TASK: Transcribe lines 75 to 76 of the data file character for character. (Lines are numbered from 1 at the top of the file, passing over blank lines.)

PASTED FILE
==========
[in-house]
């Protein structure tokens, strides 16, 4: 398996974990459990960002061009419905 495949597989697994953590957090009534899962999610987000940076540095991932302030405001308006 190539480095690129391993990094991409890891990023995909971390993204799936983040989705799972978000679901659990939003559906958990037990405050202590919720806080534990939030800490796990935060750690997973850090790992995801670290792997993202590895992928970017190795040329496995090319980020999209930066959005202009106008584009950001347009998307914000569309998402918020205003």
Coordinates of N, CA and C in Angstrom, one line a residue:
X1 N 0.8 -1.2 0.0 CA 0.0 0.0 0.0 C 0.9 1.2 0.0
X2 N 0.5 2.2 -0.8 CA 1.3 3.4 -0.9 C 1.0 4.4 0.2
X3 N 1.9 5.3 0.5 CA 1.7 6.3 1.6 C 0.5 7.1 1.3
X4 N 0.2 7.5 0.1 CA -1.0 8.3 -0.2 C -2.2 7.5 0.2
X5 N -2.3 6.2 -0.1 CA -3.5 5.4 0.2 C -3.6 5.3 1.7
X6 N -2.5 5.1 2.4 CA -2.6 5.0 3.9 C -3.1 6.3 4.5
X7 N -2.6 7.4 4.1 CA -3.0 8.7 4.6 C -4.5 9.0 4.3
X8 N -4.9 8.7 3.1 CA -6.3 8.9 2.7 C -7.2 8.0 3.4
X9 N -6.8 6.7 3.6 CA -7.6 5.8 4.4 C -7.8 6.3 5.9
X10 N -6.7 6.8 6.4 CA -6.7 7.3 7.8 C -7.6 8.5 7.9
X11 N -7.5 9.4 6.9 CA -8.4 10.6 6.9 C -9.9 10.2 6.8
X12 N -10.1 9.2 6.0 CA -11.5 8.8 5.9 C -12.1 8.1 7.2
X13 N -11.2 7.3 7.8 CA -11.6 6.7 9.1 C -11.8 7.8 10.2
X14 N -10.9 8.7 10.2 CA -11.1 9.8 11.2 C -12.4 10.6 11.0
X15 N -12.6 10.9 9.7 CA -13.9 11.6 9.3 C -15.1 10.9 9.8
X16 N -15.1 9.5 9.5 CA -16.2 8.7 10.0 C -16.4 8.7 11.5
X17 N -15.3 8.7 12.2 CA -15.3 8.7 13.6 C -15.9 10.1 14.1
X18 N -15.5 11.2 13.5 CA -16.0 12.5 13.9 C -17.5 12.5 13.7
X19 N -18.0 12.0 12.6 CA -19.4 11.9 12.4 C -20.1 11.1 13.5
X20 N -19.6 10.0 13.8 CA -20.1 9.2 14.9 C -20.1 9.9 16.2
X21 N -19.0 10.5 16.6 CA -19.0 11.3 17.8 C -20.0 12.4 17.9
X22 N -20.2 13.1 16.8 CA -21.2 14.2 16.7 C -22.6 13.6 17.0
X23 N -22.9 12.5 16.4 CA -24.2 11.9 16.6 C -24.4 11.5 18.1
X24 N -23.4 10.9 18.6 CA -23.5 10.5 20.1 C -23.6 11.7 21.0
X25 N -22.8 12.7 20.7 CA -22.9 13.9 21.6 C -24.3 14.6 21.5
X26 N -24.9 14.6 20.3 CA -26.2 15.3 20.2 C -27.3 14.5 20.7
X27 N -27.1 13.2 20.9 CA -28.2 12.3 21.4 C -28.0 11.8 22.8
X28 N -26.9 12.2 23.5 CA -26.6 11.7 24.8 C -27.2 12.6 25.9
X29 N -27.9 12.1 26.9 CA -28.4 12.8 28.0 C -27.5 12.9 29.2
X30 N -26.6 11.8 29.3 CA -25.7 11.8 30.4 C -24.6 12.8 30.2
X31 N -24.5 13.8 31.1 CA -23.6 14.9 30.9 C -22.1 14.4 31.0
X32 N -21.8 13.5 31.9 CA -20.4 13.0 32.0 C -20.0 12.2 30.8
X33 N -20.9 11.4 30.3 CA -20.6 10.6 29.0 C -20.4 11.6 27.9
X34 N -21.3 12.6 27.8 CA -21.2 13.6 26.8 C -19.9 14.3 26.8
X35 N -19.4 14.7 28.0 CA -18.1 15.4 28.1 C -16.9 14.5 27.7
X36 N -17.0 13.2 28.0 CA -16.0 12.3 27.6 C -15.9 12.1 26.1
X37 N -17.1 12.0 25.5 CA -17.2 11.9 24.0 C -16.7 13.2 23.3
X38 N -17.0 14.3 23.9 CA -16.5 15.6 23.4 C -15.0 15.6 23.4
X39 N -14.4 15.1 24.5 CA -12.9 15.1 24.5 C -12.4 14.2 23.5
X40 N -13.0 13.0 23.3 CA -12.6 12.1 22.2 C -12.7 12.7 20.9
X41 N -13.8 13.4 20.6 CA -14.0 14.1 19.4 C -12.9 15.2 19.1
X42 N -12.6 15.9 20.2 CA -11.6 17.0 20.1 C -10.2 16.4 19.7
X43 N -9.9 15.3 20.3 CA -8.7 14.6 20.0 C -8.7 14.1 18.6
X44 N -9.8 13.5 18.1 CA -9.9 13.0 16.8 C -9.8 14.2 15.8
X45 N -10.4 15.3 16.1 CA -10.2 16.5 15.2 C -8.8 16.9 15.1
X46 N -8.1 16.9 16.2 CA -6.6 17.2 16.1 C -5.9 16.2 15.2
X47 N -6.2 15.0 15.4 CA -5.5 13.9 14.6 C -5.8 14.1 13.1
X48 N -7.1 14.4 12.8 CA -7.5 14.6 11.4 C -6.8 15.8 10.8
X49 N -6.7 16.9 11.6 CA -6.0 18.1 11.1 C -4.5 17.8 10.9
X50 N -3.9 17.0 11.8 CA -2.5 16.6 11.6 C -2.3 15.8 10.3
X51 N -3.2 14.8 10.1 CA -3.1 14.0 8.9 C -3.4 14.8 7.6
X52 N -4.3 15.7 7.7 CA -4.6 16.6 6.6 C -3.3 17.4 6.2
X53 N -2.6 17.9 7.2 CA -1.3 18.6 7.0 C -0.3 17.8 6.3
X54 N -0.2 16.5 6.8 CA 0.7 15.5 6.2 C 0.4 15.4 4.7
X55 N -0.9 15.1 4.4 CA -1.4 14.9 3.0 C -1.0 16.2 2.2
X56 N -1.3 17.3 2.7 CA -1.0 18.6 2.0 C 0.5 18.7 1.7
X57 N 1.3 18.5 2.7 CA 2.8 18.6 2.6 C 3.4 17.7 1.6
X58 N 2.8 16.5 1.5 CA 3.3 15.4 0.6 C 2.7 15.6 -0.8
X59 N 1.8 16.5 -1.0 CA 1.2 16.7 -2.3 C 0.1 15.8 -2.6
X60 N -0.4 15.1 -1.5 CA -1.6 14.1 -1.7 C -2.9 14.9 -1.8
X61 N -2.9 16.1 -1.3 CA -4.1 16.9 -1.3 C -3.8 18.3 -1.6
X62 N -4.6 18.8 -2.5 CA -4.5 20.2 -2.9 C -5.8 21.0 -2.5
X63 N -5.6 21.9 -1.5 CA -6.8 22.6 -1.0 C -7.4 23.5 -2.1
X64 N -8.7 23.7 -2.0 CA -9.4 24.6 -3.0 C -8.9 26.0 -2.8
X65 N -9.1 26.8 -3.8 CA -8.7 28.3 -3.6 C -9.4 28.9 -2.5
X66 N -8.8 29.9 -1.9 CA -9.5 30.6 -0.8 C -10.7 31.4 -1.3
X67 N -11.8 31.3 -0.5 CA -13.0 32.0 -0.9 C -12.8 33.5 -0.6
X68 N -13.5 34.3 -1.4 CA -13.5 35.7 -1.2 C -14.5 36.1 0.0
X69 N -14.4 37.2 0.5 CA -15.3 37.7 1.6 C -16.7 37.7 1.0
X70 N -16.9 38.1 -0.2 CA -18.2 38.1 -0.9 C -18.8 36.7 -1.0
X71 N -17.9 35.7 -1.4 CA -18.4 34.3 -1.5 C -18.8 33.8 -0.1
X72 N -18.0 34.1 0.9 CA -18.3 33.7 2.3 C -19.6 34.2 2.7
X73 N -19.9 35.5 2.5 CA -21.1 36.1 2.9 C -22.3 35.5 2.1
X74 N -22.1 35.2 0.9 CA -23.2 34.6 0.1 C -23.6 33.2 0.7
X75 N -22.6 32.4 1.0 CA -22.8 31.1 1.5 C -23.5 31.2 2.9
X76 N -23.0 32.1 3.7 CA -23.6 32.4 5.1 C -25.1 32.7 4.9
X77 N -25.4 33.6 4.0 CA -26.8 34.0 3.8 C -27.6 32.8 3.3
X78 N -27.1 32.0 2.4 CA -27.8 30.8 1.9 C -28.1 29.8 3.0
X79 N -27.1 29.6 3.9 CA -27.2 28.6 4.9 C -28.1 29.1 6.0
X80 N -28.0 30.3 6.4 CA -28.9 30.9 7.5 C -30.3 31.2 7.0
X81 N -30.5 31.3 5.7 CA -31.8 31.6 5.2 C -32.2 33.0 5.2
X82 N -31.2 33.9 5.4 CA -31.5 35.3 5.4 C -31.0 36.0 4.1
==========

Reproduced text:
X72 N -18.0 34.1 0.9 CA -18.3 33.7 2.3 C -19.6 34.2 2.7
X73 N -19.9 35.5 2.5 CA -21.1 36.1 2.9 C -22.3 35.5 2.1